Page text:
I no longer meet the requirements to deposit into my Roth IRA. There's not a huge amount of money in it. Rather than have this relatively small account laying around, requiring periodic monitoring and maintenance, I'd rather roll it onto my traditional IRA. Is this possible?


No, you cannot convert or roll over a Roth IRA directly to a traditional IRA. At best, you could withdraw funds from the Roth IRA and contribute them to a traditional IRA. This is mostly pointless because: (1) You will owe taxes and penalties on the Roth earnings if you're under 59.5, which you won't owe if you keep the money there until retirement. (2) If you are eligible to make deductible contributions to a traditional IRA and would normally fully fund it, the money from the Roth IRA will simply displace other contributions you would have made. (3) If you are not eligible for deductible contributions, you are just turning the money from non-taxable to taxable in retirement.

The Roth IRA has unique advantages; rather than trying to get rid of it, consider trying to grow it. If you're not eligible to contribute directly, you could designate some or all of your current traditional IRA contributions as non-deductible and then convert them to a Roth IRA. This is the "backdoor Roth". You can also convert deductible contributions, and earnings, if you pay the taxes (and this way you get something for the taxes, because the further growth won't be taxed). Note, you have to prorate your conversion based on your overall traditional IRA holdings, so can't purely convert after-tax (non-deductible) contributions, unless you do a reverse rollover to a 401(k) to get the pre-tax money out of the traditional IRA first.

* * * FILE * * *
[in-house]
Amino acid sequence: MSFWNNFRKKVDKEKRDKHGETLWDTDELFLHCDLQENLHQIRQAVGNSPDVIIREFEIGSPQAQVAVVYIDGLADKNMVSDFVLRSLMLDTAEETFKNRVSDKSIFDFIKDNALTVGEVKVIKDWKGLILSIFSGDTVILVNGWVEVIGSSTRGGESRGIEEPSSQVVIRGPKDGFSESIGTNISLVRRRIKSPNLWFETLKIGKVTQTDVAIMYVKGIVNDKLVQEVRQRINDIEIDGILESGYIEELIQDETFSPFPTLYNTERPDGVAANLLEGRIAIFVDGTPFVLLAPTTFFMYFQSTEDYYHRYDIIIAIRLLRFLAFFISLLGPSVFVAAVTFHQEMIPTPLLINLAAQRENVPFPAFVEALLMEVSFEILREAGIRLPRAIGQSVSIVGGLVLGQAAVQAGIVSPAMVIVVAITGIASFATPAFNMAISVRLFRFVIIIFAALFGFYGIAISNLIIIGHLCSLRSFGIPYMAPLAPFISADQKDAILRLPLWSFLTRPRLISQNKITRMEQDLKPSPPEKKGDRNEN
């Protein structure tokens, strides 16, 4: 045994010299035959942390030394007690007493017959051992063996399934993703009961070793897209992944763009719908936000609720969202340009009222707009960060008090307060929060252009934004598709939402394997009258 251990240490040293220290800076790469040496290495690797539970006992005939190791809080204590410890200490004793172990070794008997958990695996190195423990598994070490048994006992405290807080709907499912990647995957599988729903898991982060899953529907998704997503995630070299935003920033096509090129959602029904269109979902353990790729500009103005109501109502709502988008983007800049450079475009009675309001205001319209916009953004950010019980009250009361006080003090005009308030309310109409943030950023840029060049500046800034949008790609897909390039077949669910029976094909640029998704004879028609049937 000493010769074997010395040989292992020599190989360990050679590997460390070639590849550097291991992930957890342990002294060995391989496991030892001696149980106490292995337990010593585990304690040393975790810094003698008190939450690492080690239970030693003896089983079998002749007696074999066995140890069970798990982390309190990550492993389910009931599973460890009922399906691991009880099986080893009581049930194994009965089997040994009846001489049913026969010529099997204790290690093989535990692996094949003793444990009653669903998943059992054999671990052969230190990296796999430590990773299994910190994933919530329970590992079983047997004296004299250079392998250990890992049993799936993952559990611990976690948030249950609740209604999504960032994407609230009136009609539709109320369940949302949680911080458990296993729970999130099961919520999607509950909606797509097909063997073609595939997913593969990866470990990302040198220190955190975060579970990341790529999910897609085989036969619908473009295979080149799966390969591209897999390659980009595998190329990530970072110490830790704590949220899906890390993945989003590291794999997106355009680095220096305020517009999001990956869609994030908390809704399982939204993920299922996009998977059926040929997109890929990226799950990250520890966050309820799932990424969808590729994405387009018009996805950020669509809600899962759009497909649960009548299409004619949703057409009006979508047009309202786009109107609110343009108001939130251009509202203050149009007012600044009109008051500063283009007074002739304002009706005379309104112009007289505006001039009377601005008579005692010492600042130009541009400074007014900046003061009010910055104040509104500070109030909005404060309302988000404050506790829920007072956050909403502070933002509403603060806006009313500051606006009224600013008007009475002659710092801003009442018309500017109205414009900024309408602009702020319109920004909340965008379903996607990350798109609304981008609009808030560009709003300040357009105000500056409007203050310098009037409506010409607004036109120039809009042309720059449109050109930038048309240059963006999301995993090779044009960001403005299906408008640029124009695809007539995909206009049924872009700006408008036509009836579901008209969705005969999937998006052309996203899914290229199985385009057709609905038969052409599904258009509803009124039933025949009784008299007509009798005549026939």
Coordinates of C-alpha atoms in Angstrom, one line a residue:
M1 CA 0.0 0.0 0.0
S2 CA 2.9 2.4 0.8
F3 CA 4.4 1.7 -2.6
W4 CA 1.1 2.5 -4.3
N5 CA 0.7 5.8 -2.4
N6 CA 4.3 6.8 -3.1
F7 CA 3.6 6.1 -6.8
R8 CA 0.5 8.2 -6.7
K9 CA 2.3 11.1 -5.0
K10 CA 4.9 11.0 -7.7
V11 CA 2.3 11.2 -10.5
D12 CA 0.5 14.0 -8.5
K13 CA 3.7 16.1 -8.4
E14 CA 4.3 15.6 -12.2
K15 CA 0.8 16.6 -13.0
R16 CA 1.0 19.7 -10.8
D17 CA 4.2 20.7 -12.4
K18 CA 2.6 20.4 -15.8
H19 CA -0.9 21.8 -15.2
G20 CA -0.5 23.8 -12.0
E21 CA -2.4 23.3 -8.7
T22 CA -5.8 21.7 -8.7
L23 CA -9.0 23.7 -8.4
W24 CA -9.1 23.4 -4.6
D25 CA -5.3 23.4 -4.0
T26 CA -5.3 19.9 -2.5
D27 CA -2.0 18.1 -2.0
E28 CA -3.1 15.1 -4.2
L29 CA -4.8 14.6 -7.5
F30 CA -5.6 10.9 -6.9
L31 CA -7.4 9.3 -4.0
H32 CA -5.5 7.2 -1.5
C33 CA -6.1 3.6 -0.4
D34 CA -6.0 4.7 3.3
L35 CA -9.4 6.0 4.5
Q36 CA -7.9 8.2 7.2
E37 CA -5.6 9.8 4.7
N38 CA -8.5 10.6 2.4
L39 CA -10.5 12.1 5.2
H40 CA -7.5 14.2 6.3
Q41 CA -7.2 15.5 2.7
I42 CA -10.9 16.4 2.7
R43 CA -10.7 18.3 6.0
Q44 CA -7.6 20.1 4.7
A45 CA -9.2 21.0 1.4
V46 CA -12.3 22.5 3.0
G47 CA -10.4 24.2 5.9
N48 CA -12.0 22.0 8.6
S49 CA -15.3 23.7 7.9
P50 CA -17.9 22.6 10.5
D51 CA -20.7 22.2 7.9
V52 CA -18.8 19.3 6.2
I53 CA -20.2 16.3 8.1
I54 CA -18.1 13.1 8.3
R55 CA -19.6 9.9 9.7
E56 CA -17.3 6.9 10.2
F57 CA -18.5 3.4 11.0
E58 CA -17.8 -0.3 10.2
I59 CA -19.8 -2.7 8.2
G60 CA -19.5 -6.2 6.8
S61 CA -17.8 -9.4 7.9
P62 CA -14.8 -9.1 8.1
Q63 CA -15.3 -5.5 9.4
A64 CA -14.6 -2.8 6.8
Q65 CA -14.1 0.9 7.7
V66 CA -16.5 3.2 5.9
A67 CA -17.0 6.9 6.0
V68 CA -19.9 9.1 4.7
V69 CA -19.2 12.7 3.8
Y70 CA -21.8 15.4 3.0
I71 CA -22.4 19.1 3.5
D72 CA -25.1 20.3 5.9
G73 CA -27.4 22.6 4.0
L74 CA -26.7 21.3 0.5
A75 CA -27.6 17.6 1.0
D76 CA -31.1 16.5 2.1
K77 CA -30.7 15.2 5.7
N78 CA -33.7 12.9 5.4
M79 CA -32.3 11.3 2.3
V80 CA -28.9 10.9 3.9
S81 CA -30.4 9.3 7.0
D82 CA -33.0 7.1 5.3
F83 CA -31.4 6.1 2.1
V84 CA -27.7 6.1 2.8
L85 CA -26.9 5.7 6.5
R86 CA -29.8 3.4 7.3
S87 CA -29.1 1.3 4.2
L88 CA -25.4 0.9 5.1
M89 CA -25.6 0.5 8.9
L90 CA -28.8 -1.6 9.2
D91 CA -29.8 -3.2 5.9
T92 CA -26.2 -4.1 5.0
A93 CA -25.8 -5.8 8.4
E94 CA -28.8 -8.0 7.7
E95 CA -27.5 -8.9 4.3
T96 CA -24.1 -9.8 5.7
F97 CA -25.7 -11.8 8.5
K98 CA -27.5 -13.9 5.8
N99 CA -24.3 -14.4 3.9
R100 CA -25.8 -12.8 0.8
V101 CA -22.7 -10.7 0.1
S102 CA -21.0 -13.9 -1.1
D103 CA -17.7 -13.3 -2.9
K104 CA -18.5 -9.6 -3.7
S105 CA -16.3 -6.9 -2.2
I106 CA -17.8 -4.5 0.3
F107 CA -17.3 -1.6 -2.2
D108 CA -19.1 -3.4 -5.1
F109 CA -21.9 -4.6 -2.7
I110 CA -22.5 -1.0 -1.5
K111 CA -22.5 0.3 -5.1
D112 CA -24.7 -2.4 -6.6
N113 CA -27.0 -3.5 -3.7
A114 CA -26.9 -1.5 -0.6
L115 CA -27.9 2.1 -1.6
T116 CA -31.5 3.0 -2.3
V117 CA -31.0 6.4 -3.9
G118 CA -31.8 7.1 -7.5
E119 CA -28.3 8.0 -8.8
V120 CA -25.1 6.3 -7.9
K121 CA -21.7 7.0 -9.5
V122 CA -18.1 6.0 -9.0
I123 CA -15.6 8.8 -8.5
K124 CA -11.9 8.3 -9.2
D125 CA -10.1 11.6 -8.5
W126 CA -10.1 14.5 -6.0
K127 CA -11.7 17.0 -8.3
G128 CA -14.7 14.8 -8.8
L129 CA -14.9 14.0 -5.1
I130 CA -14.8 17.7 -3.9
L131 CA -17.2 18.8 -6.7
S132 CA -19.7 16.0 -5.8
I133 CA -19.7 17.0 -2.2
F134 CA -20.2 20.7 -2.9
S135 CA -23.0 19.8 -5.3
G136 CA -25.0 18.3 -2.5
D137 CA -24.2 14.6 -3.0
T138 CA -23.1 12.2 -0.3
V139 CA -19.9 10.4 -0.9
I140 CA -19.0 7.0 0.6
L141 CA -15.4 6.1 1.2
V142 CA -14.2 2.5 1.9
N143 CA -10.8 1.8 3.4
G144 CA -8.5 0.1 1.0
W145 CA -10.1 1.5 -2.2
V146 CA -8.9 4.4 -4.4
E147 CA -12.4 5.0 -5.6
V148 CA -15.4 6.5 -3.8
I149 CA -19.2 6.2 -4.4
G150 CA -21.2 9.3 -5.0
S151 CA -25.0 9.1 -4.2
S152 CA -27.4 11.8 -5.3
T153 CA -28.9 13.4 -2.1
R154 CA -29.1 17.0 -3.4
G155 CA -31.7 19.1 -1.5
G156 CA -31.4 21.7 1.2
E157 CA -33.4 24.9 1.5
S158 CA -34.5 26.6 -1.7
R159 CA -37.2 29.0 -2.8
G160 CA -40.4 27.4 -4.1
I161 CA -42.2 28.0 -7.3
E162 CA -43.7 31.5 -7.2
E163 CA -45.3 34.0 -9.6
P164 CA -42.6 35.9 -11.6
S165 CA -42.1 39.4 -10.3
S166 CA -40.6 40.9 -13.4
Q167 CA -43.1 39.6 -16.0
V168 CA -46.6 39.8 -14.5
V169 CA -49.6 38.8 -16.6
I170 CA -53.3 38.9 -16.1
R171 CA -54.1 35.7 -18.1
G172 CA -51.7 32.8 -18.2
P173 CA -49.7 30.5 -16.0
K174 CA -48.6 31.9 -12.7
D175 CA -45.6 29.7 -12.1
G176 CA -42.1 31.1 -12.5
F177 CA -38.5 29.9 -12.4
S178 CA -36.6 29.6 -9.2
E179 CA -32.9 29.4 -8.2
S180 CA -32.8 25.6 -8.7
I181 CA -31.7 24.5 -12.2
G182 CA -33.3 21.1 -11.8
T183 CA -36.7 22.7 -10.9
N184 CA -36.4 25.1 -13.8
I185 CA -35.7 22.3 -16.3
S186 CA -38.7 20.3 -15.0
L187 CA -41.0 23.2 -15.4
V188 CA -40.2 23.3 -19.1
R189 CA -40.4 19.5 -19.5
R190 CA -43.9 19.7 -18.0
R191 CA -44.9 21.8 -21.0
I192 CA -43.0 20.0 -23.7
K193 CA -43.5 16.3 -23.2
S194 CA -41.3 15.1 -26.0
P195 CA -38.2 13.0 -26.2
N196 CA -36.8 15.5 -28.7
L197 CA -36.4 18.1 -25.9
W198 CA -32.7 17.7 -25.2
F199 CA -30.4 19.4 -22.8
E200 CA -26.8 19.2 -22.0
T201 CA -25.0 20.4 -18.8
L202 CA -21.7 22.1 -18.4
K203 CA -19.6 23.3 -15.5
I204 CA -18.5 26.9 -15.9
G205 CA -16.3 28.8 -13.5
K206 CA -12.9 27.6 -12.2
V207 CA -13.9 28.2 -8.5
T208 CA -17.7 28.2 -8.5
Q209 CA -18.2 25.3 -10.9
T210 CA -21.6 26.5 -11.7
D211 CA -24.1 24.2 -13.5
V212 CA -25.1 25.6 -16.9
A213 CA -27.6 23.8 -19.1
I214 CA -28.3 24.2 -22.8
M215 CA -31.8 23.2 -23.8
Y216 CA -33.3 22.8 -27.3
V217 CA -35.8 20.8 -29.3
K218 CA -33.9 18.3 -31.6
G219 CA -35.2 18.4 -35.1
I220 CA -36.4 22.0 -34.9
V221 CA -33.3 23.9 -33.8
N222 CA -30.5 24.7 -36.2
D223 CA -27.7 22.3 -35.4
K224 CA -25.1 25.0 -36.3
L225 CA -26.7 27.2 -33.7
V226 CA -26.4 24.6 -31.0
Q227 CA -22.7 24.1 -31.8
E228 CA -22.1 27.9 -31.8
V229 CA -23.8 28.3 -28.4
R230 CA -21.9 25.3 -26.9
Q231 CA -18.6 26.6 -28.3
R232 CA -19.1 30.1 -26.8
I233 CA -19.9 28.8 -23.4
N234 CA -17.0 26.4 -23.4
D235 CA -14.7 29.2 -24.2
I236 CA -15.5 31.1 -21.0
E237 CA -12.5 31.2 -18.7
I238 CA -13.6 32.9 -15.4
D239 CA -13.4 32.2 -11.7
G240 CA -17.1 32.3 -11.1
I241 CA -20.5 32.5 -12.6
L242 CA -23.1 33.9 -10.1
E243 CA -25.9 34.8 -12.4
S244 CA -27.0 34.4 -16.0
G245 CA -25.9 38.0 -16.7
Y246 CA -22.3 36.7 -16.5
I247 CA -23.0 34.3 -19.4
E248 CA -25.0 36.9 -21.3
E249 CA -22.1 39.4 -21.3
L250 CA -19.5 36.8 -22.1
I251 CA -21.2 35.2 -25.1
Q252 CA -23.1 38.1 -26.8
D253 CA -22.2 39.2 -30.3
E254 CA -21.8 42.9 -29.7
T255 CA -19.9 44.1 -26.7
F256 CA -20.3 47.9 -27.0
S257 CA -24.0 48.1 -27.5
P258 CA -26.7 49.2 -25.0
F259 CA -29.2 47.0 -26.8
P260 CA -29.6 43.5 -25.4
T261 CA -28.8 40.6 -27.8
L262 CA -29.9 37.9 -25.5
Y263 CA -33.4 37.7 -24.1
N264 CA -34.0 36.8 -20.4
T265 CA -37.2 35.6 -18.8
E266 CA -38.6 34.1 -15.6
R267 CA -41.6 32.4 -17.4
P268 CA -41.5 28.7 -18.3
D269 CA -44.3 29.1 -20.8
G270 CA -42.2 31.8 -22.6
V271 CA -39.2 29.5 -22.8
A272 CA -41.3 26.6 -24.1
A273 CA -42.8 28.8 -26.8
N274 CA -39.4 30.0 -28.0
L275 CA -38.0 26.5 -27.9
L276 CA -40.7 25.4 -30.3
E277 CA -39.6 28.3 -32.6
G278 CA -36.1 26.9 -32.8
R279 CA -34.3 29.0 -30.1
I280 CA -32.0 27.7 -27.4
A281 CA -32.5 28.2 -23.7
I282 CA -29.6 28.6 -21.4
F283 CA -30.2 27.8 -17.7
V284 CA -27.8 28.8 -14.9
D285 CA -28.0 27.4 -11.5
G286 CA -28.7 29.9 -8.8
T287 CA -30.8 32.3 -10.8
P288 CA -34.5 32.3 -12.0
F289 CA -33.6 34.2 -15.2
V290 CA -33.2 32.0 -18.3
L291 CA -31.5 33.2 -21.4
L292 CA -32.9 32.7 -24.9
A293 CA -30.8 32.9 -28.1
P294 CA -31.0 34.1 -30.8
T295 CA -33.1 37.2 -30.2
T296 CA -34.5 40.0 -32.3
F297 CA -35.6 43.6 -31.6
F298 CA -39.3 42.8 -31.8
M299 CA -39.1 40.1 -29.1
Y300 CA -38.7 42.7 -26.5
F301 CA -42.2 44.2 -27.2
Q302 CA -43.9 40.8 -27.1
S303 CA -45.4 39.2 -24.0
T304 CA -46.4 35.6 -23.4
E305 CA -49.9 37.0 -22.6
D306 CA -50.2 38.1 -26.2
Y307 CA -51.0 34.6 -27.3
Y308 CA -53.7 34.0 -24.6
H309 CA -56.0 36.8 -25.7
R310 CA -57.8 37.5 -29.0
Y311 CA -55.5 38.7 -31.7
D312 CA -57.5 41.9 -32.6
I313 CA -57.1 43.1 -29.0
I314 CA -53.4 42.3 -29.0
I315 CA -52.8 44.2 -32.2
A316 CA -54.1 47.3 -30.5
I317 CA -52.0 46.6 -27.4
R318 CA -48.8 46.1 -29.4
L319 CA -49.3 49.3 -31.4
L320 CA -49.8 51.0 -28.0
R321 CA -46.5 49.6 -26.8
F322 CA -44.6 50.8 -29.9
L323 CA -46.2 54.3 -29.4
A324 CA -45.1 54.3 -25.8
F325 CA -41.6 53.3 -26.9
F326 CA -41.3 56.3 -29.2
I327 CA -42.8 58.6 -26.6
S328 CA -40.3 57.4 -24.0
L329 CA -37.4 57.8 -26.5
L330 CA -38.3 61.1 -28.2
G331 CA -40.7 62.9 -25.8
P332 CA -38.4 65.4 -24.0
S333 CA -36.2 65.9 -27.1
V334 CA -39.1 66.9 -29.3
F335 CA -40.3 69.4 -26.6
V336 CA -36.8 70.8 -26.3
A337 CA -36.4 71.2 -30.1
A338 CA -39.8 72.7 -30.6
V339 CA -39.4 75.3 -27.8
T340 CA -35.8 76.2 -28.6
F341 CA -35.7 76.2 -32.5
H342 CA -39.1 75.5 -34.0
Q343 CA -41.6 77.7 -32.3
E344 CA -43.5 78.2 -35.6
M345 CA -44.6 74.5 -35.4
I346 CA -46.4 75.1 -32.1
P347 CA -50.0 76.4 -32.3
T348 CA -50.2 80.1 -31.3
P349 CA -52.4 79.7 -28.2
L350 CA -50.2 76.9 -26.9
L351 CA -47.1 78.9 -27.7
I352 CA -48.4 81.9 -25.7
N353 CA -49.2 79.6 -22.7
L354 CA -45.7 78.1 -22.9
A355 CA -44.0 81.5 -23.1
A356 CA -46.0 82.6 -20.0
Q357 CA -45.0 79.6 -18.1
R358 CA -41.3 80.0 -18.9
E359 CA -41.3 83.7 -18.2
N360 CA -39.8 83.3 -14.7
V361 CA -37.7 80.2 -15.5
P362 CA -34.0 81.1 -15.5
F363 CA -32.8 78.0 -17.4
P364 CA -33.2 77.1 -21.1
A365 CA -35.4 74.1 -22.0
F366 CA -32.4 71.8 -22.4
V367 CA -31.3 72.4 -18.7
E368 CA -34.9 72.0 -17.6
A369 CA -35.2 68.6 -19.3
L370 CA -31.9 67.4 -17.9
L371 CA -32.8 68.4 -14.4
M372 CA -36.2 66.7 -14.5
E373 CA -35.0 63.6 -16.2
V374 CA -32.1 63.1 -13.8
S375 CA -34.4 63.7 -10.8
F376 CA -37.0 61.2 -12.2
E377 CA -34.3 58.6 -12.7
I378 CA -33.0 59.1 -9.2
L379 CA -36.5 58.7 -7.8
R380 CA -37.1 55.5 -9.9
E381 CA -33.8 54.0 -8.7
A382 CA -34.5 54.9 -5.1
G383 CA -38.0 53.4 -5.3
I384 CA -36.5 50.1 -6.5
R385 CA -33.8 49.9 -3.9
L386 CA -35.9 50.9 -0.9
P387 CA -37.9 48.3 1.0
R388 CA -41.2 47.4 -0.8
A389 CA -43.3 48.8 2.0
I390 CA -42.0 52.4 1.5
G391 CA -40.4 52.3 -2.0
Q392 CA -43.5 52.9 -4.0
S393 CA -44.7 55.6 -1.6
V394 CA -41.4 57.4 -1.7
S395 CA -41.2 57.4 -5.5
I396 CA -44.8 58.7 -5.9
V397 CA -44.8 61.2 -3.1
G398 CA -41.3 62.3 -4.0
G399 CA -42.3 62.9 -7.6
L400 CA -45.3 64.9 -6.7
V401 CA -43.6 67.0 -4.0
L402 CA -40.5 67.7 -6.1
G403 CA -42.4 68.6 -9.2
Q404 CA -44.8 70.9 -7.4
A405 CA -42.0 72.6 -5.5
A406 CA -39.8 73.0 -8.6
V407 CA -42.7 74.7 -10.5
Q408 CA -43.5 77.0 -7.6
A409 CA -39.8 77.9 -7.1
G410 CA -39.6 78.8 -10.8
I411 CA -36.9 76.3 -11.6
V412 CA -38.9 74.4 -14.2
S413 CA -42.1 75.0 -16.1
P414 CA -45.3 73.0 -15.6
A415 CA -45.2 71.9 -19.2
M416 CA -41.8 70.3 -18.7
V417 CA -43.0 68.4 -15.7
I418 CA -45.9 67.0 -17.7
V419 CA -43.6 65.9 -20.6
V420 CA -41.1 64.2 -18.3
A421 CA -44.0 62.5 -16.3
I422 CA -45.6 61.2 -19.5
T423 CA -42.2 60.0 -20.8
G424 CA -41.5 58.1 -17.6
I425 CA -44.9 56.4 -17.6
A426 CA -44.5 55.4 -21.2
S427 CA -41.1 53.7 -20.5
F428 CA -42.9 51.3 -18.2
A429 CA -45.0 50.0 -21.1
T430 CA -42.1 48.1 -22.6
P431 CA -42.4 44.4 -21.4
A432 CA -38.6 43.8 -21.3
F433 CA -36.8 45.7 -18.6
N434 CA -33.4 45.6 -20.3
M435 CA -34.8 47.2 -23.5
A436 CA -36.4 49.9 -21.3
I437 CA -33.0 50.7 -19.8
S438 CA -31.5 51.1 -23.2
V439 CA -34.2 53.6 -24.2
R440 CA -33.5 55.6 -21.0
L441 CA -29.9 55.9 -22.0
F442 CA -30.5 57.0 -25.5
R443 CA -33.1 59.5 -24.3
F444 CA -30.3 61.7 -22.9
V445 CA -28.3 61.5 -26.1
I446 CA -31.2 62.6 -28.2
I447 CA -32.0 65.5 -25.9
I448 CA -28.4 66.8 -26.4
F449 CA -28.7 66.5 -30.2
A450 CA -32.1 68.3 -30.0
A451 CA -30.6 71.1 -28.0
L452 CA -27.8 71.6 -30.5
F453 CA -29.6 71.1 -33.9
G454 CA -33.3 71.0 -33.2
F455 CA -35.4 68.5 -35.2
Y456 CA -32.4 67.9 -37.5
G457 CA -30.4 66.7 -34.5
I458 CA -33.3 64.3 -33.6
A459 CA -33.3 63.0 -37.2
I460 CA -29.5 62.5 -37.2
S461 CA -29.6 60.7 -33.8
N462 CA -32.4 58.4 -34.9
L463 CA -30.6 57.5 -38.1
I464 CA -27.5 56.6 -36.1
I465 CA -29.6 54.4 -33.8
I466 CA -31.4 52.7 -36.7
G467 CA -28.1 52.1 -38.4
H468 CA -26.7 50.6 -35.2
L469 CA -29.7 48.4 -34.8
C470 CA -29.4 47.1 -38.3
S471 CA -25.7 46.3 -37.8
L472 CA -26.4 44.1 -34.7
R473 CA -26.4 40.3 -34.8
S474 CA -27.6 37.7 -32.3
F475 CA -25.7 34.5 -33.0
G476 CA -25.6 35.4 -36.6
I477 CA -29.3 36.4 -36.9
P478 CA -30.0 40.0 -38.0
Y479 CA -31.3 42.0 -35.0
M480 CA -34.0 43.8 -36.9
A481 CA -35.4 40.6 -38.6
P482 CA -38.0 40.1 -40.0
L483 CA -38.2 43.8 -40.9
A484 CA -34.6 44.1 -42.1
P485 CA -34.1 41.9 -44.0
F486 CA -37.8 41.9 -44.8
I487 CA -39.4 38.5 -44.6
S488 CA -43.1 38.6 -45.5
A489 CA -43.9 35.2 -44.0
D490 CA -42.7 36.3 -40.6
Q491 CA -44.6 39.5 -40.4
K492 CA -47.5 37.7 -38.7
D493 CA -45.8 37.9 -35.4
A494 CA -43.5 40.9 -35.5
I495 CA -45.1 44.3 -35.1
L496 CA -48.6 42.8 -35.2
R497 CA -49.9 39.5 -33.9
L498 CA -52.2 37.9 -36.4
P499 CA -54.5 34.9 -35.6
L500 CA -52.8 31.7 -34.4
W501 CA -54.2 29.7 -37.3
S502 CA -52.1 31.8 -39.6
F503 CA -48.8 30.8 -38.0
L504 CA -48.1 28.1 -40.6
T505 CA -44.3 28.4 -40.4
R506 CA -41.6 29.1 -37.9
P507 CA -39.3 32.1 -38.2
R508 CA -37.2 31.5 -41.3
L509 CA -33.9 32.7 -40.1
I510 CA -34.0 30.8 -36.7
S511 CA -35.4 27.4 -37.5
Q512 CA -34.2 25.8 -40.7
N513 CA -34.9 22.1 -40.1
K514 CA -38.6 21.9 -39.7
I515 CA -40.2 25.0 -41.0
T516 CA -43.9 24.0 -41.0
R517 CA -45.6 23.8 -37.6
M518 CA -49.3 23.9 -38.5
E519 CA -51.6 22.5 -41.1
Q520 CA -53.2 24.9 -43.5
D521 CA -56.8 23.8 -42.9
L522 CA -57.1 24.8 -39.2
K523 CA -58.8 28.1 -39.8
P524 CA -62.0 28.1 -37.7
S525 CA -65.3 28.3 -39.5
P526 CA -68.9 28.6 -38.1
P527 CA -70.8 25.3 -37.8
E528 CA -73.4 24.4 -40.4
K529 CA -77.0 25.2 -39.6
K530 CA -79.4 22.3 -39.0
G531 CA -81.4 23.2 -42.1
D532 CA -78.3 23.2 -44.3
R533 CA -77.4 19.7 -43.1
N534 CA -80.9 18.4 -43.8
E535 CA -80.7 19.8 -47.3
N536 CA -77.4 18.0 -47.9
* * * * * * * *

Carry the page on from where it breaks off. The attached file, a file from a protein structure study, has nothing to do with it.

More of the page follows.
By locking in today's tax rate, a Roth provides tax diversification in case tax rates are higher in the future. The monitoring overhead could be minimized by keeping your traditional and Roth IRAs at the same institution (via an ordinary custodian transfer) if they aren't already.

If you are determined to get rid of the Roth IRA, the least damage would be to withdraw it, pay the taxes and penalties, and then invest in low-cost tax-efficient index funds in a taxable account.

  • 1
    OP already has trad, making backdoor less effective; you can't make a nonded contribution and then convert that specific money (taxfree). Instead when you convert, only the fraction of nonded=posttax over the total trad balance (deducted=pretax + nonded=posttax + earnings=pretax) escapes tax -- and as Dilip notes you have to fill and file 8606 from then on to track this. – dave_thompson_085 Jun 26 '19 at 13:59
  • @dave_thompson_085 Thanks, I made a clarifying edit – nanoman Jun 26 '19 at 19:15

Rather than have this relatively small account laying around, requiring periodic monitoring and maintenance, I'd rather roll it onto my traditional IRA. Is this possible?

Another option is to do a transfer to another trustee. The money will still be a Roth IRA, it will just be managed by a different trustee. A trustee should be able to handle multiple different investment types. They should be able to have Roth IRA, Traditional IRA, and taxable investments in the same account. My wife's account with one trustee by coincidence also has her 401K money.

The idea would be for you to move the funds to the same trustee that has your Traditional IRA. That will result in the Roth IRA and the Traditional IRA can be checked with one single login.